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Electronic Design

Flextime, Communication Win Hearts And Minds At HP

Hewlett-Packard is no stranger to top 100 or even top 10 lists. In fact, it now ranks number one as the world's largest computer company. It also ranks fifth in patents issued to global companies by the U.S. Patent and Trademark Office in 2006.

Despite a few recent glitches in its prized and highly touted reputation (namely the corporate spying case that prompted U.S. Congressional hearings on the protection of personal telephone records), HP has a long history of "doing things right."

HP cofounder David Packard set the tone for the company's success years ago for what became known as the "HP way" when he said, "It is necessary that people work together in unison toward common objectives and avoid working at cross-purposes at all levels if the ultimate in efficiency and achievement is to be contained."

Those corporate objectives have guided HP since 1957, when Packard and Bill Hewlett first wrote them. Market leadership, profit, and growth where high on the list. But so was commitment, not only from HP's employees, but from the company as well.

Much of that starts with communications. HP communicates with its employees in several ways, including an internal Web portal and company news Web site, regular e-newsletters, quarterly all-employee webcasts, and regular communications sessions with the CEO and other senior leaders. In 2006, the CEO alone held 15 communication sessions at locations around the world.

Employees also have the opportunity to communicate with management. In 2006, more than 112,000 employees (74% of the total workforce) responded to HP's annual employee survey -- the Voice of the Workforce (VoW). The survey is available online in 25 languages, and employee confidentiality is protected. Results provide an annual assessment of employee satisfaction and are inputs for business planning, management decision-making, and company strategy development. The next steps are shared with employees at the work-group level.

HP, after all, is credited with inventing flextime, a reprieve from the traditional 9-to-5 office environment. It was a radical idea in the 1950s when HP first introduced it, but it's now a standard offering for many employers. The concept was expanded throughout the company's U.S. operations in 1973. Now, telework/flexwork and virtual teams have become the norm at HP.

But while flexible work options are available to all employees, managers must approve them in advance. Supervisors consider the needs of the team, current project workload, and overall organizational plans and goals when determining work arrangements. As a result, the dynamics of this arrangement are evolving constantly.

Another factor that has given HP a competitive edge is its focus on environmental initiatives. In an era when there's so much attention on global warming, HP has been ahead of the curve in terms of its innovative and aggressive environmental programs. The company recently announced the industry's first business PC that is configurable to meet the hardware standards of Energy Star 4.0, the new, stringent energy-efficient specification from the U.S. Environmental Protection Agency.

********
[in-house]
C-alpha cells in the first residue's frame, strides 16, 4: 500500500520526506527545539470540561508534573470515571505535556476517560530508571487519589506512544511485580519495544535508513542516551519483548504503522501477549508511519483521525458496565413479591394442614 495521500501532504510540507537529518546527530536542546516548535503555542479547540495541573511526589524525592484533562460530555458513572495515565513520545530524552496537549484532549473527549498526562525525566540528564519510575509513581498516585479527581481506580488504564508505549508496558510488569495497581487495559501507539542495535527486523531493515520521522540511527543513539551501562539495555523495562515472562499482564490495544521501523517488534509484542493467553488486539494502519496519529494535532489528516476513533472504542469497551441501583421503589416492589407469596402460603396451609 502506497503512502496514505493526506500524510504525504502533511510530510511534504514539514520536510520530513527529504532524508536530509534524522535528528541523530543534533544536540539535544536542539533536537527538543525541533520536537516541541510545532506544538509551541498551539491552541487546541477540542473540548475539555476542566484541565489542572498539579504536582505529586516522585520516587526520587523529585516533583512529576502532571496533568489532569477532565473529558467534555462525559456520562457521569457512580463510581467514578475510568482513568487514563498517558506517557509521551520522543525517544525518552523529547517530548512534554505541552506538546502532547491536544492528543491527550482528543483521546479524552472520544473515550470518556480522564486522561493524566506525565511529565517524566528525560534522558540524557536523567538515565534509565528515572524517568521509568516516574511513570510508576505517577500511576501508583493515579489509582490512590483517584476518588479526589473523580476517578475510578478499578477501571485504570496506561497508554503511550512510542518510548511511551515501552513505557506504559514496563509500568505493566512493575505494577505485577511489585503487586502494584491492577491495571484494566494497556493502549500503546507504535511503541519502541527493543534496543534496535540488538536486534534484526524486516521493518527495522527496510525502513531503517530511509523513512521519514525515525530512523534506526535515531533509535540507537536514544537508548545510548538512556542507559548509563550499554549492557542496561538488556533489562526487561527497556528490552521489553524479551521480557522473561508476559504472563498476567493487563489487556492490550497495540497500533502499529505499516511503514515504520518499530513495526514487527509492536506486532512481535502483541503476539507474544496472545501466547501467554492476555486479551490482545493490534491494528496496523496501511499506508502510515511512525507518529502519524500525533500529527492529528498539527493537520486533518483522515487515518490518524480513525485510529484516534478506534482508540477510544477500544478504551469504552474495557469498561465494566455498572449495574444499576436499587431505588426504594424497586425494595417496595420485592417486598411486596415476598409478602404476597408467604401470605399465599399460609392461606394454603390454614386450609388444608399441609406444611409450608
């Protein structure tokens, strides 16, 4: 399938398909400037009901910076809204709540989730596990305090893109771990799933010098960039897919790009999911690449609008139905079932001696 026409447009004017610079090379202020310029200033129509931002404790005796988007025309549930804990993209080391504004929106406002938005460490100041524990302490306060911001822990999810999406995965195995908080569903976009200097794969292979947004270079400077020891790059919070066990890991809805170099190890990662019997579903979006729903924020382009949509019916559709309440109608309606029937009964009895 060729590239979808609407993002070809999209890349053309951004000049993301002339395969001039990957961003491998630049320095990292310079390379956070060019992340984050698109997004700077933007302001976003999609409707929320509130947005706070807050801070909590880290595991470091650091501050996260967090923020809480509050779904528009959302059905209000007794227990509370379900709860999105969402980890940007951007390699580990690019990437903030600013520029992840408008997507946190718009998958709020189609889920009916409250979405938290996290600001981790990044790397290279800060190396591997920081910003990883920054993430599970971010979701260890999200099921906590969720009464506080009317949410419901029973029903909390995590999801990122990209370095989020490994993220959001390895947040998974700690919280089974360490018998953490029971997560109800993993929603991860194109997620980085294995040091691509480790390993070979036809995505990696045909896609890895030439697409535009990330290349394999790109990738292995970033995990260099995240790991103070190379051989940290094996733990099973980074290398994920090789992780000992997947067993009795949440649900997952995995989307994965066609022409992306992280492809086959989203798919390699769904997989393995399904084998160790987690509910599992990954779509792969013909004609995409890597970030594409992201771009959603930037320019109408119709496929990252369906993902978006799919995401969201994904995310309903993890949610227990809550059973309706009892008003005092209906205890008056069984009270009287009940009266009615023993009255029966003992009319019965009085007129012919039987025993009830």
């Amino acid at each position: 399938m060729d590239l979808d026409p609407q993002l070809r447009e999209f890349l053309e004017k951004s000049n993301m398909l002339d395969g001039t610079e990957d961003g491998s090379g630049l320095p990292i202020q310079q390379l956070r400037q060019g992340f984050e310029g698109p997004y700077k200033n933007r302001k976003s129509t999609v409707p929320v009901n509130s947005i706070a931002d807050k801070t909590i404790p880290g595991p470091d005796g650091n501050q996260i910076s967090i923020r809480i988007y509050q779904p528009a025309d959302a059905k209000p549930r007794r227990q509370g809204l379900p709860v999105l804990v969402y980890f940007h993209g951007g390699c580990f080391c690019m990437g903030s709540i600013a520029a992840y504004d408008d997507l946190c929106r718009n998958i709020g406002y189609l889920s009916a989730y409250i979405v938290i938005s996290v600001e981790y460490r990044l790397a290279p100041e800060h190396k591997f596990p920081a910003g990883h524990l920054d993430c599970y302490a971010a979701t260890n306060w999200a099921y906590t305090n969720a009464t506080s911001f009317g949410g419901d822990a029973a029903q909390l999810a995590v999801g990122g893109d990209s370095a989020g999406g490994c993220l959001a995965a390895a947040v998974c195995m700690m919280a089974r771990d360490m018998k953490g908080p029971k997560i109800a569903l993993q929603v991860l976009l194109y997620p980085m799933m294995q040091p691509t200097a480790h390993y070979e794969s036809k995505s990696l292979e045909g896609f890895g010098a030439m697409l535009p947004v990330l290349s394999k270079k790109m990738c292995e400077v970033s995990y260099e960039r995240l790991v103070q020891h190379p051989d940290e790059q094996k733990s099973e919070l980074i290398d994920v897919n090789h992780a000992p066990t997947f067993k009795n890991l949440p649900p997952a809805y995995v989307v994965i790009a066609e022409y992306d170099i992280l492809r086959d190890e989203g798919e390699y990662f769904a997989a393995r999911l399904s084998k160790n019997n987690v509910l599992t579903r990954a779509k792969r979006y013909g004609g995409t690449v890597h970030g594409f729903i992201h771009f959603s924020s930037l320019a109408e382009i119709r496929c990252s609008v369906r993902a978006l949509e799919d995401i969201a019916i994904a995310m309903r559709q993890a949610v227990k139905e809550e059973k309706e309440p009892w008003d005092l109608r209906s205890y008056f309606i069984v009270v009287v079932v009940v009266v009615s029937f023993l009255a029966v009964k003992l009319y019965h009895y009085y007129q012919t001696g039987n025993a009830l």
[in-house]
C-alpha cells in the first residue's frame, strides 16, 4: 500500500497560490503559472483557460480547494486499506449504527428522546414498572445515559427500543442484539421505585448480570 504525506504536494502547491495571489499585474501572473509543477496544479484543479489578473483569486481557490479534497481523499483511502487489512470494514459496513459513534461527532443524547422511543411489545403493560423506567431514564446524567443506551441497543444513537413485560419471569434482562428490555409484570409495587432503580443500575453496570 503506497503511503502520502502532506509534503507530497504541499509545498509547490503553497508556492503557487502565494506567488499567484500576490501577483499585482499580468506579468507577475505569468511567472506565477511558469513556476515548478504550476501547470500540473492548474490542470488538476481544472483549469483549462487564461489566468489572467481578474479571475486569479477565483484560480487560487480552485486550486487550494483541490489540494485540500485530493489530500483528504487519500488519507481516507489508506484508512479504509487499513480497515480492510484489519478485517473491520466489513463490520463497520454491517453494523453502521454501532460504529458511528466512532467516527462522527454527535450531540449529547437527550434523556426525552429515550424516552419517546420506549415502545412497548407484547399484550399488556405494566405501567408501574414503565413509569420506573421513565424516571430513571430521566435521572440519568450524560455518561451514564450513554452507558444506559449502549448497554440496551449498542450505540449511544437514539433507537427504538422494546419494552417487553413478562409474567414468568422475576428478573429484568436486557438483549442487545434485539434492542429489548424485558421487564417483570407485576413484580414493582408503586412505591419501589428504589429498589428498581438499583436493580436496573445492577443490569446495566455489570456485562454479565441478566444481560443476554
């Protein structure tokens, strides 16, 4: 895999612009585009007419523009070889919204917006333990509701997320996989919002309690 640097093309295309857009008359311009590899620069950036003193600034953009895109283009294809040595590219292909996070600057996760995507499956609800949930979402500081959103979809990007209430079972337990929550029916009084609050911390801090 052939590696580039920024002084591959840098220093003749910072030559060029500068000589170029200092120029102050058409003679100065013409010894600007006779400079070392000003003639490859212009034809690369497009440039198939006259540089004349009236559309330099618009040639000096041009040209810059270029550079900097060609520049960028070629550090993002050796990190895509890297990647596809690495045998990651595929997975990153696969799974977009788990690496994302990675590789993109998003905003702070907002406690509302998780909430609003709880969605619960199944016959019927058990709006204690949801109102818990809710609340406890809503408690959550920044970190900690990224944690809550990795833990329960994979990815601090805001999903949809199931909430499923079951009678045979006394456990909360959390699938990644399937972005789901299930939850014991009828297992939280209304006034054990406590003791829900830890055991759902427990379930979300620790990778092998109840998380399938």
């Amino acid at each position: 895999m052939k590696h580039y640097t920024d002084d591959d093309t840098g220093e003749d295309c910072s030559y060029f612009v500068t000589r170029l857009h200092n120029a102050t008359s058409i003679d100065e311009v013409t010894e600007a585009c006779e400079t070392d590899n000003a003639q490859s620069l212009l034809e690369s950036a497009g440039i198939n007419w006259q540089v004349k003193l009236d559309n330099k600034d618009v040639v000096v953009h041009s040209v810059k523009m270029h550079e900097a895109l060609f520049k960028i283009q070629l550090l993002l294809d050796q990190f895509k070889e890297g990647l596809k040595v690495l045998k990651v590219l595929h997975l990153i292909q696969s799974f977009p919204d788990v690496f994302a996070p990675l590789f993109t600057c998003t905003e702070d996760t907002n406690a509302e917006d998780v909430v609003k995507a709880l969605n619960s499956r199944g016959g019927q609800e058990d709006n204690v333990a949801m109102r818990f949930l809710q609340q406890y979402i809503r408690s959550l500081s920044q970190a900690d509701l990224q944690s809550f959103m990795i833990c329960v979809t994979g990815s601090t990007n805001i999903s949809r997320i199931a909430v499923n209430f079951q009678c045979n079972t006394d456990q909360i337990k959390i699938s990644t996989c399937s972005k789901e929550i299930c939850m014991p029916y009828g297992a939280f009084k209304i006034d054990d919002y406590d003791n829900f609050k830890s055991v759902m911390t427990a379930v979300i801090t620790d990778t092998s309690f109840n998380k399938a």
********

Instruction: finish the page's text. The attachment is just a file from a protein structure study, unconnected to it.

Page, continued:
HP has long been known for members of its management wandering around the workplace to stay close to their teams and stress their own accessibility. But it also has always had a reputation as a company that provides its people with opportunities based on performance in an environment that values diversity and recognizes individual contributions.

Technology has driven HP from the beginning. Yet this focus was reinforced in 1999 with a new campaign with a single focus -- Invent.

"In 1980, HP was the only place I wanted to work," Vyomesh Joshi, executive vice president of HP's imaging and printing group, told a group of students at Stanford University's Graduate School of Business in 2005. "I knew that if I did the right thing there, the right thing would happen." What contributes to HP's strength as a company, Joshi said, is its emphasis on helping employees trust and feel respected by management. "You've got to talk to people to find out what they're thinking, and be honest and transparent in return."

HP is also taking steps to better align its work spaces to meet the needs of its mobile and virtual workforce. In fact, it's in the early stages of a four-year global effort to revamp sites around the world to increase productivity and collaboration and to keep pace with the way its employees want to work.

New and updated offices will feature more free-address space for mobile workers who may not need their own office, but will still offer private conference rooms, "quiet zones," and share team spaces. HP sites will also feature Voice over IP (VoIP) and wireless local area networks (LANs) for the convenience of all of its workers.

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